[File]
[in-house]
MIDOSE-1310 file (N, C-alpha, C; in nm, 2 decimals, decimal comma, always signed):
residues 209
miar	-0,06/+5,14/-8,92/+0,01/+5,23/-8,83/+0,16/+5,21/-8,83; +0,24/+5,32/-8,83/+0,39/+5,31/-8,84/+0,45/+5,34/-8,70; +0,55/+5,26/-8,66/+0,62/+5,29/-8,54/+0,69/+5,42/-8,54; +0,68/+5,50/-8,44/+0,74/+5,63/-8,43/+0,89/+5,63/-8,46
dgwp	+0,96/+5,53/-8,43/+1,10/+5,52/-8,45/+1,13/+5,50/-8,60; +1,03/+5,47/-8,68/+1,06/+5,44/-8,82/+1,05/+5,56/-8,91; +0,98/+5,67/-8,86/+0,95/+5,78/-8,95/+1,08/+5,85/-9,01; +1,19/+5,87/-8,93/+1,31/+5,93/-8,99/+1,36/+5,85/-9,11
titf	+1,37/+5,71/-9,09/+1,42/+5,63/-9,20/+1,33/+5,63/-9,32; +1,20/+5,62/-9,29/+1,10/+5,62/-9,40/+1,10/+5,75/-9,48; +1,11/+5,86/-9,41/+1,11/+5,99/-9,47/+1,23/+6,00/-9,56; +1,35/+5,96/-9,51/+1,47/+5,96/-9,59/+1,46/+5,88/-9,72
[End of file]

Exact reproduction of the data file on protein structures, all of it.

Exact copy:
[in-house]
MIDOSE-1310 file (N, C-alpha, C; in nm, 2 decimals, decimal comma, always signed):
residues 209
miar	-0,06/+5,14/-8,92/+0,01/+5,23/-8,83/+0,16/+5,21/-8,83; +0,24/+5,32/-8,83/+0,39/+5,31/-8,84/+0,45/+5,34/-8,70; +0,55/+5,26/-8,66/+0,62/+5,29/-8,54/+0,69/+5,42/-8,54; +0,68/+5,50/-8,44/+0,74/+5,63/-8,43/+0,89/+5,63/-8,46
dgwp	+0,96/+5,53/-8,43/+1,10/+5,52/-8,45/+1,13/+5,50/-8,60; +1,03/+5,47/-8,68/+1,06/+5,44/-8,82/+1,05/+5,56/-8,91; +0,98/+5,67/-8,86/+0,95/+5,78/-8,95/+1,08/+5,85/-9,01; +1,19/+5,87/-8,93/+1,31/+5,93/-8,99/+1,36/+5,85/-9,11
titf	+1,37/+5,71/-9,09/+1,42/+5,63/-9,20/+1,33/+5,63/-9,32; +1,20/+5,62/-9,29/+1,10/+5,62/-9,40/+1,10/+5,75/-9,48; +1,11/+5,86/-9,41/+1,11/+5,99/-9,47/+1,23/+6,00/-9,56; +1,35/+5,96/-9,51/+1,47/+5,96/-9,59/+1,46/+5,88/-9,72